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Supramolecular Strategies To Construct Biocompatible andPhotoswitchable Fluorescent Assemblies

Yildiz, Ibrahim, Impellizzeri, Stefania, Deniz, Erhan, McCaughan, Bridgeen, Callan, John and Raymo, Francisco (2010) Supramolecular Strategies To Construct Biocompatible andPhotoswitchable Fluorescent Assemblies. Journal of the American Chemical Society, 133 . pp. 871-879. [Journal article]


DOI: 10.1021/ja107341f


We designed and synthesized an amphiphiliccopolymer with pendant hydrophobic decyl and hydrophilicpoly(ethylene glycol) chains along a common poly(methacrylate)backbone. This macromolecular construct captures hydrophobicboron dipyrromethene fluorophores and hydrophobicspiropyran photochromes and transfers mixtures of bothcomponents in aqueous environments. Within the resultinghydrophilic supramolecular assemblies, the spiropyran componentsretain their photochemical properties and switchreversibly to the corresponding merocyanine isomers upon ultraviolet illumination. Their photoinduced transformations activateintermolecular electron and energy transfer pathways, which culminate in the quenching of the boron dipyrromethene fluorescence.As a result, the emission intensity of these supramolecular constructs can be modulated in aqueous environments under opticalcontrol. Furthermore, the macromolecular envelope around the fluorescent and photochromic components can cross themembrane of Chinese hamster ovarian cells and transport its cargo unaffected into the cytosol. Indeed, the fluorescence of thesesupramolecular constructs can be modulated also intracellularly by operating the photochromic component with optical inputs. Inaddition, cytotoxicity tests demonstrate that these supramolecular assemblies and the illumination conditions required for theiroperation have essentially no influence on cell viability. Thus, supramolecular events can be invoked to construct fluorescent andphotoswitchable systems from separate components, while imposing aqueous solubility and biocompatibility on the resultingassemblies. In principle, this simple protocol can evolve into a general strategy to deliver and operate intracellularly functionalmolecular components under optical control.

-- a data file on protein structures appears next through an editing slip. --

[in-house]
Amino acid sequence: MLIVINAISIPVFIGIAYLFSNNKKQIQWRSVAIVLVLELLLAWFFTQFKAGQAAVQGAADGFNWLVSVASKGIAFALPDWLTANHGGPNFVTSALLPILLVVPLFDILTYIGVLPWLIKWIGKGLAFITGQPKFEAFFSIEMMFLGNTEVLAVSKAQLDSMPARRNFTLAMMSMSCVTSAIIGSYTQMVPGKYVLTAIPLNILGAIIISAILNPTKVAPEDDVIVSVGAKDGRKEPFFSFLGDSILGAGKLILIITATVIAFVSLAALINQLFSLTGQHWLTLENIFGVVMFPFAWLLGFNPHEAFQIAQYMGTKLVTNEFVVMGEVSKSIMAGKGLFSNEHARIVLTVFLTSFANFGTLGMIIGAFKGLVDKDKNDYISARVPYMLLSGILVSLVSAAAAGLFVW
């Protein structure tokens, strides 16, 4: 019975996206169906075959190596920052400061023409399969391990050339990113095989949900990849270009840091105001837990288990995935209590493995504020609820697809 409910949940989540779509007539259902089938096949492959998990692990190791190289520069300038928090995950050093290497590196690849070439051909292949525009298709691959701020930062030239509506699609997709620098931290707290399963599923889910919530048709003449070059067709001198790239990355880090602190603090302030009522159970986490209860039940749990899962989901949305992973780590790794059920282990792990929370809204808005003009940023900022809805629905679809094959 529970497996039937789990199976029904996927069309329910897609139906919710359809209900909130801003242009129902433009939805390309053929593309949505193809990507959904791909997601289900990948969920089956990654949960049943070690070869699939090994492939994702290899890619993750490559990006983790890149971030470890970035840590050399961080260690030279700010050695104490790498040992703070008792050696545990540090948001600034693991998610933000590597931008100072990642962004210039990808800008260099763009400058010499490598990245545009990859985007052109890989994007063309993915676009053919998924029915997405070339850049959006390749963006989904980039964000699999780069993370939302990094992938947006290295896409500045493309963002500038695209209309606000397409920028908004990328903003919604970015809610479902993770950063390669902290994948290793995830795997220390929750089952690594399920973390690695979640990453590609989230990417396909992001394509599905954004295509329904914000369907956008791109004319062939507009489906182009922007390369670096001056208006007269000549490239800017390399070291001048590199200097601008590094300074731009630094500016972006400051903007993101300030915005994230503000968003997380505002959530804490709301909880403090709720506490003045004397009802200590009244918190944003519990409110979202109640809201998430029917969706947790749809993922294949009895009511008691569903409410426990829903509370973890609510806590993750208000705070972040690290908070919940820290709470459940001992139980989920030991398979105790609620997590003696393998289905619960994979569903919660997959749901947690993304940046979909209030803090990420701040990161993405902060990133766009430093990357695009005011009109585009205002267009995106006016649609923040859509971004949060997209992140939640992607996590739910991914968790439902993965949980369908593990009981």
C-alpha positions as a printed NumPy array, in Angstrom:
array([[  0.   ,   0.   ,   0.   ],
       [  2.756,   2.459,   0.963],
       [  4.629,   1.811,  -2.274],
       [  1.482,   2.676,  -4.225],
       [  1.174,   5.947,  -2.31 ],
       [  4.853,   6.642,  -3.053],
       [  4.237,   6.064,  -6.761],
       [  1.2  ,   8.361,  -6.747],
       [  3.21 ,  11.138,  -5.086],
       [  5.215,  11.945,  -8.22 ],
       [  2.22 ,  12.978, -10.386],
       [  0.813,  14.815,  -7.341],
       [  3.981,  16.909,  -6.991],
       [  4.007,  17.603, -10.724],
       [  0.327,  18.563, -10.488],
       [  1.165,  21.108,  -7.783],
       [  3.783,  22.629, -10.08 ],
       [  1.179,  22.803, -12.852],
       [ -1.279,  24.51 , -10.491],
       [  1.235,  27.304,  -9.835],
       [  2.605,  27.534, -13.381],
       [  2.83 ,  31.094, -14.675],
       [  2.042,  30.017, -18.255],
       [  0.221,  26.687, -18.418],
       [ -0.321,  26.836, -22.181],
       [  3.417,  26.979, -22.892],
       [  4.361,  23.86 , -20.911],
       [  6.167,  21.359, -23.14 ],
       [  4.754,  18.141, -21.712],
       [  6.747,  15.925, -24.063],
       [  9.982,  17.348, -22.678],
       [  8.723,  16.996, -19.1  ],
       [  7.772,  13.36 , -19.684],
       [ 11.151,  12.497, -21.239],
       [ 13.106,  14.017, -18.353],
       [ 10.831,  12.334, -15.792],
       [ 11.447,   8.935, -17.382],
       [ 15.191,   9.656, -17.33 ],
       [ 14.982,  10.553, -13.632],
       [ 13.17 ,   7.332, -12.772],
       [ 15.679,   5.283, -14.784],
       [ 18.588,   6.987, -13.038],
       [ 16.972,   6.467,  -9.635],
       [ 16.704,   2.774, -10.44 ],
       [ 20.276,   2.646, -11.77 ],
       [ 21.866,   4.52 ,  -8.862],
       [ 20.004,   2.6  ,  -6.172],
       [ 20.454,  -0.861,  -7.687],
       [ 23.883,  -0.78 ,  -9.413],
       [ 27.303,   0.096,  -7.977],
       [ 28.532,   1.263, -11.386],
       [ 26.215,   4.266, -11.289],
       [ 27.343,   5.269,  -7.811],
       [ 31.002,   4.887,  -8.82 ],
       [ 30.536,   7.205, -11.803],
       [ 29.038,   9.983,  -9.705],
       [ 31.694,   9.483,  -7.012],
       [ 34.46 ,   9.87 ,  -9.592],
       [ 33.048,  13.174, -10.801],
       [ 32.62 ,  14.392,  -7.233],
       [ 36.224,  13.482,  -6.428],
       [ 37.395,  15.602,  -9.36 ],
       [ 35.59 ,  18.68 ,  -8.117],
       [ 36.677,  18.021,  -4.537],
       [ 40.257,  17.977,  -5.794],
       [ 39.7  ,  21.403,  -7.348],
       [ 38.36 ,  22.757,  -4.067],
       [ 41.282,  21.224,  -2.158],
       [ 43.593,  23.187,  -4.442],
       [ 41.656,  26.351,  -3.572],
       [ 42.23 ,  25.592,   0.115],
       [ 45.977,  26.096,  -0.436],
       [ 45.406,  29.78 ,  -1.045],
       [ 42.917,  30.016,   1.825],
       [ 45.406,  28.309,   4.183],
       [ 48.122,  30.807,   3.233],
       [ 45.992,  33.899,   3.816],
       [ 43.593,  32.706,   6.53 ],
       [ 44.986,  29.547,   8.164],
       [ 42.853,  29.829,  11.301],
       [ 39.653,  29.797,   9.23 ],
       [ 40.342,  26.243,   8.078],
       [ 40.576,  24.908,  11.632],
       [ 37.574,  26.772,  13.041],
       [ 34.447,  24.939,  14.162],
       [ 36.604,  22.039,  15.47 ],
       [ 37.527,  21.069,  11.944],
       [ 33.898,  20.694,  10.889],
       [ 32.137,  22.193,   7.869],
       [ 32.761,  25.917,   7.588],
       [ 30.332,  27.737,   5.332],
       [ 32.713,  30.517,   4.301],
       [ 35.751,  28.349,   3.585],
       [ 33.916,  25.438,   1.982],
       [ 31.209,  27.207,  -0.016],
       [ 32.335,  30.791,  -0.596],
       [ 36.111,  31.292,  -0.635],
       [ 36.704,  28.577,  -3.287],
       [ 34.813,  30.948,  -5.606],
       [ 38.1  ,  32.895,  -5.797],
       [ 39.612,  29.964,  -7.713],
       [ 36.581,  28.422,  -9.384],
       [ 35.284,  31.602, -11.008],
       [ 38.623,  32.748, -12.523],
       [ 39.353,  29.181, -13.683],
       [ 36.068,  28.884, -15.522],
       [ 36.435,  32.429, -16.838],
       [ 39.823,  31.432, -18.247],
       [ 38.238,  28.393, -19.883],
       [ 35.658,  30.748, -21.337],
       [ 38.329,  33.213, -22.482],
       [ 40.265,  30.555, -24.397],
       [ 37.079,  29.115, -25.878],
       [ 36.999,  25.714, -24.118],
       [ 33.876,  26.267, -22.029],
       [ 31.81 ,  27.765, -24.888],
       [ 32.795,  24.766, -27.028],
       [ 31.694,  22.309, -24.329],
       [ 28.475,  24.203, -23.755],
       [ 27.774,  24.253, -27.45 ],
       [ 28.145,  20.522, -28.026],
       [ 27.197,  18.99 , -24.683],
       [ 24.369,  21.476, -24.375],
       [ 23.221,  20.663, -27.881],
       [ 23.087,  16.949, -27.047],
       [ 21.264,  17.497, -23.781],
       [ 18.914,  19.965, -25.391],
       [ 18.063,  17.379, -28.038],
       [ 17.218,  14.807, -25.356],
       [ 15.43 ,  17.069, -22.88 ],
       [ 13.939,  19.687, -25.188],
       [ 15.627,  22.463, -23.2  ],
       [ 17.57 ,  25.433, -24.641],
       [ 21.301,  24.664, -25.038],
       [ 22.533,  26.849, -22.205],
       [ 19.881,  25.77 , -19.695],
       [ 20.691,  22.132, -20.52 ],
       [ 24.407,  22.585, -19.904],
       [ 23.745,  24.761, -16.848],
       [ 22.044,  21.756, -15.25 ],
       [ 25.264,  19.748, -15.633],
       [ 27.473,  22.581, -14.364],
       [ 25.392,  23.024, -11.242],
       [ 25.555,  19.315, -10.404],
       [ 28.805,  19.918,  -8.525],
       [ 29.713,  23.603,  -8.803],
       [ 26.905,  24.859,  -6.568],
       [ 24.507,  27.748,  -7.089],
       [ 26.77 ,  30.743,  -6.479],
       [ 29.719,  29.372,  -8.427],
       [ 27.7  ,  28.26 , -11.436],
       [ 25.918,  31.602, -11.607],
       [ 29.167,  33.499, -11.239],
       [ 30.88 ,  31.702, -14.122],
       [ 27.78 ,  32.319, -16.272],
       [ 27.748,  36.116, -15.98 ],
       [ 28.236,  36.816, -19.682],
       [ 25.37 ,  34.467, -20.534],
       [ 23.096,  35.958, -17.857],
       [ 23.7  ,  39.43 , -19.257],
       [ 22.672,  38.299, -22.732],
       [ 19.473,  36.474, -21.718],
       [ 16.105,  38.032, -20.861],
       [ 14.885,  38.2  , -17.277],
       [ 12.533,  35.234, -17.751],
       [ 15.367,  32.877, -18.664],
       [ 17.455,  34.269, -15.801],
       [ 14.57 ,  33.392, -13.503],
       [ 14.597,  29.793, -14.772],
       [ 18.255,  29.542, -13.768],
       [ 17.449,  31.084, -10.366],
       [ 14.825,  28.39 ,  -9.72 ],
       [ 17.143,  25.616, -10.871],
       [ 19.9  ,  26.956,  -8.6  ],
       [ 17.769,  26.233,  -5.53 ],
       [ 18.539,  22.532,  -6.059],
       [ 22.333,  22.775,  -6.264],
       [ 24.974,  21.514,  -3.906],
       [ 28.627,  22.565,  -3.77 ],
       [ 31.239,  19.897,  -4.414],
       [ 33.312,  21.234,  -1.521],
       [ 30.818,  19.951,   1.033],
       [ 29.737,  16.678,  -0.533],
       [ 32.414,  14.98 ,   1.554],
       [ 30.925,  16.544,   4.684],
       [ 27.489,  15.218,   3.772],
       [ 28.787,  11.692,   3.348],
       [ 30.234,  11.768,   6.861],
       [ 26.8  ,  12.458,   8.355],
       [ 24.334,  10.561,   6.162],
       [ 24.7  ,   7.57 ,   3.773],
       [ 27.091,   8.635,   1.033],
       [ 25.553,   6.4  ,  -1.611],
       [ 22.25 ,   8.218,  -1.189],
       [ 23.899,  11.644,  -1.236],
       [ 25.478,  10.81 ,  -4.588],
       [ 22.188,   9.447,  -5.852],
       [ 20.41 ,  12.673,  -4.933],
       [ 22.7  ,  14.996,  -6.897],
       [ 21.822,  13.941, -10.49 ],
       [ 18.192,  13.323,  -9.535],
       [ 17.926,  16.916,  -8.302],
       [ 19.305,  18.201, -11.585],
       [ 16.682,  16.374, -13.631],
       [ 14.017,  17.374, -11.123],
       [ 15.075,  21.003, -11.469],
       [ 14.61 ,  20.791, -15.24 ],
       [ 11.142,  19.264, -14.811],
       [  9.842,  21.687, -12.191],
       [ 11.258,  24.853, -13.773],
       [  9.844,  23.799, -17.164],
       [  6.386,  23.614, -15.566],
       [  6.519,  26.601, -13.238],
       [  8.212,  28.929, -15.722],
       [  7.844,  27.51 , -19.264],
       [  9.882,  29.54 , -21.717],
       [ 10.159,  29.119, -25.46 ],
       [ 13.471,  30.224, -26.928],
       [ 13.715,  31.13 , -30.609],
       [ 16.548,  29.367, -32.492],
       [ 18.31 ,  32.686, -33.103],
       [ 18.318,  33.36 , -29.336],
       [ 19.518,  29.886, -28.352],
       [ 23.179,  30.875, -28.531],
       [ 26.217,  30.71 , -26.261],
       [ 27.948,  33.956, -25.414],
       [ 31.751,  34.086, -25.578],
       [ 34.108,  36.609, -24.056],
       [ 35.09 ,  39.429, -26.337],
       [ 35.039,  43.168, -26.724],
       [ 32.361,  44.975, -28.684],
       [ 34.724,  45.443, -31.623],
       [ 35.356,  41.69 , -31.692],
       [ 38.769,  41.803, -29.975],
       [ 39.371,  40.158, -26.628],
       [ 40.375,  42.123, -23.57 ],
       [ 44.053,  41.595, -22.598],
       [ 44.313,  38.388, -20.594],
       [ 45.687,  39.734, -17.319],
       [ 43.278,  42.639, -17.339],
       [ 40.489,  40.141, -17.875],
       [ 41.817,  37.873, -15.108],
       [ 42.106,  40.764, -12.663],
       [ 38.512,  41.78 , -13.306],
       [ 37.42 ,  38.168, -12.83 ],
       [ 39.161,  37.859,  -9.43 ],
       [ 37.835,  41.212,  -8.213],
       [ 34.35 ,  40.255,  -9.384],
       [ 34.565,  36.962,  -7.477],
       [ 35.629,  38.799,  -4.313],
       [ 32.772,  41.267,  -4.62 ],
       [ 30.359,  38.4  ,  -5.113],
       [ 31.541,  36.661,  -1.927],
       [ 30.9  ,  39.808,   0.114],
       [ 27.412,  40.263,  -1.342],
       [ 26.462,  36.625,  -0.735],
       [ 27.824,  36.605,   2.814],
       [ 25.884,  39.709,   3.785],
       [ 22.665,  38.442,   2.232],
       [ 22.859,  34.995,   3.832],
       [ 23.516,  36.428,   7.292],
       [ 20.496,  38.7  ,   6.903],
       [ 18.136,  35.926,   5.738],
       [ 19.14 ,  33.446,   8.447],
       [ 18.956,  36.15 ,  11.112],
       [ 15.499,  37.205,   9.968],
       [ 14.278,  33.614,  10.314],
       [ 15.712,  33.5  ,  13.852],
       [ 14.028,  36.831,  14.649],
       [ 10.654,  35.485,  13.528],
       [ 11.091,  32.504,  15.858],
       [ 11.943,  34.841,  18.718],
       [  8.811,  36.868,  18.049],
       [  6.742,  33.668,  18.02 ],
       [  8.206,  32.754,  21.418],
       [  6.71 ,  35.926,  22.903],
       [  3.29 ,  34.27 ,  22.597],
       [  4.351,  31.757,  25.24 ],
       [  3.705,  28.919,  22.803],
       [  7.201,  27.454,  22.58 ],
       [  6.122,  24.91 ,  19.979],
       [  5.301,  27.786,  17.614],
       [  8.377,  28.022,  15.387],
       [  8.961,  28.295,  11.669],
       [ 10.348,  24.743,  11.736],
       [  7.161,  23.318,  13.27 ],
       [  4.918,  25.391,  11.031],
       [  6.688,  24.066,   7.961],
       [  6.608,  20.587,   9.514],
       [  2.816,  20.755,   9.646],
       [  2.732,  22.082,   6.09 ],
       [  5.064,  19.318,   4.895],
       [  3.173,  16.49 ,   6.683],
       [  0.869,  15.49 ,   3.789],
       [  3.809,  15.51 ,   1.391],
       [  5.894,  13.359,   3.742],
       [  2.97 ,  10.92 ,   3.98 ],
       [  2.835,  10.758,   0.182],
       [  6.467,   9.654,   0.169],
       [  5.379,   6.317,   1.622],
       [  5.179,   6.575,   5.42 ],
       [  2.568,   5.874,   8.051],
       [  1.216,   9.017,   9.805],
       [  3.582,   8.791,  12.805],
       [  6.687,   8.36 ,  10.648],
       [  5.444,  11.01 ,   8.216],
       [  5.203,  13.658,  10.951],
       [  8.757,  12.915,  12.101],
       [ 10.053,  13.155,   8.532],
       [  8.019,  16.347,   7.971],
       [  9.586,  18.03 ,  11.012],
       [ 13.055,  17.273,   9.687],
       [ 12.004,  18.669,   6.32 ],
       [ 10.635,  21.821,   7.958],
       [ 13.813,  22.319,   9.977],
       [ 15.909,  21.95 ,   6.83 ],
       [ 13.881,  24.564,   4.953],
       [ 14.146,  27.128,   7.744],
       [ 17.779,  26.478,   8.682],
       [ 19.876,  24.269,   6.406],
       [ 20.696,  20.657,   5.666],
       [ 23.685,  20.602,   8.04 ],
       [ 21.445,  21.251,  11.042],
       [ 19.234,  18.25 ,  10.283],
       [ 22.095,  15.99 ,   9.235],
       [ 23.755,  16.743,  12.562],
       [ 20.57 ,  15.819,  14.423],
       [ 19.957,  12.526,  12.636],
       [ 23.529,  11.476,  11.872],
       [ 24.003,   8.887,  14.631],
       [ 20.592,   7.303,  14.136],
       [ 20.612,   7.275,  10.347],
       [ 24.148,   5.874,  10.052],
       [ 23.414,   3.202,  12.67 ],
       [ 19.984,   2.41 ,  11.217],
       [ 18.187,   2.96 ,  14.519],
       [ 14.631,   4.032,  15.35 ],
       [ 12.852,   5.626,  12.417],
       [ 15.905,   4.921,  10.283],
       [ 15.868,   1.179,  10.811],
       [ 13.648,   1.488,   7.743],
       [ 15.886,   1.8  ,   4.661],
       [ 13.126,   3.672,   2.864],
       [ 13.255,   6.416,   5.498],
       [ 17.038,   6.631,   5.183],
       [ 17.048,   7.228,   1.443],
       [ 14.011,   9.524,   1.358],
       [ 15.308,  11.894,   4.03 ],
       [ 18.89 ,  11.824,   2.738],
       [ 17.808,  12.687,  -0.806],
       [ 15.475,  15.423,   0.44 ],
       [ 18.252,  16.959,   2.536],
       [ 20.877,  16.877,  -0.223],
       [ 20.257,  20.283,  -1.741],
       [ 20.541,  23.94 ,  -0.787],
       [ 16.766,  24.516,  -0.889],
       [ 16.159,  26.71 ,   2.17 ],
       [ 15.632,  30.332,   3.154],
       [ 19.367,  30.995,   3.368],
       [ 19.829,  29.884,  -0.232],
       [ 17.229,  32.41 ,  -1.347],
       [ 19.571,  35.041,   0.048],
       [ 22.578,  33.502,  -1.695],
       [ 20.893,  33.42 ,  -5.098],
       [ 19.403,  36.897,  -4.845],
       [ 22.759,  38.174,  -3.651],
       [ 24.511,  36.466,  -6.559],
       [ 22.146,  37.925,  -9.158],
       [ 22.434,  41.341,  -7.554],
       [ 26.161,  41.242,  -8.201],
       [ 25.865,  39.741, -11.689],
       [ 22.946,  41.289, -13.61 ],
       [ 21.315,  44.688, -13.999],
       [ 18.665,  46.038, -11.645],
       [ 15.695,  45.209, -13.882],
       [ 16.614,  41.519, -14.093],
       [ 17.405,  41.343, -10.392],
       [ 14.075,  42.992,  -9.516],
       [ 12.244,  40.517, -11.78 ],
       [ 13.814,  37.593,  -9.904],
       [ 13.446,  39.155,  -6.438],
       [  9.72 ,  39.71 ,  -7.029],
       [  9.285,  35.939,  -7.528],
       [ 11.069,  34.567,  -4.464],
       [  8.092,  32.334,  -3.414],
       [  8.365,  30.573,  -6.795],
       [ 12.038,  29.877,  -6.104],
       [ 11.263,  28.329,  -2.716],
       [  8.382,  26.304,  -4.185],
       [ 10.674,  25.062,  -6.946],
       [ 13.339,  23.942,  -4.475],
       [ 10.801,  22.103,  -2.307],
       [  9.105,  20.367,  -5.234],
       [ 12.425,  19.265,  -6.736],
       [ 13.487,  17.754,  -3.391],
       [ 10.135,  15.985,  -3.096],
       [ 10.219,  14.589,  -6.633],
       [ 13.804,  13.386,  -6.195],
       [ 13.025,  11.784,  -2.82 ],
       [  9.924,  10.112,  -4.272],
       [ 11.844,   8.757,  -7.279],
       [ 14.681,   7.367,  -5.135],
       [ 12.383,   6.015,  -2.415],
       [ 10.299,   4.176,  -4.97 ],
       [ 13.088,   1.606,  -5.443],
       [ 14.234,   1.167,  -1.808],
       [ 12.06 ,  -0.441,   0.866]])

Item Type:Journal article
Faculties and Schools:Faculty of Life and Health Sciences > School of Pharmacy and Pharmaceutical Science
Faculty of Life and Health Sciences
Research Institutes and Groups:Biomedical Sciences Research Institute
Biomedical Sciences Research Institute > Pharmacy & Pharmaceutical Sciences
ID Code:24644
Deposited By: Dr Bridgeen Callan
Deposited On:21 Jan 2013 12:40
Last Modified:17 Oct 2017 16:07

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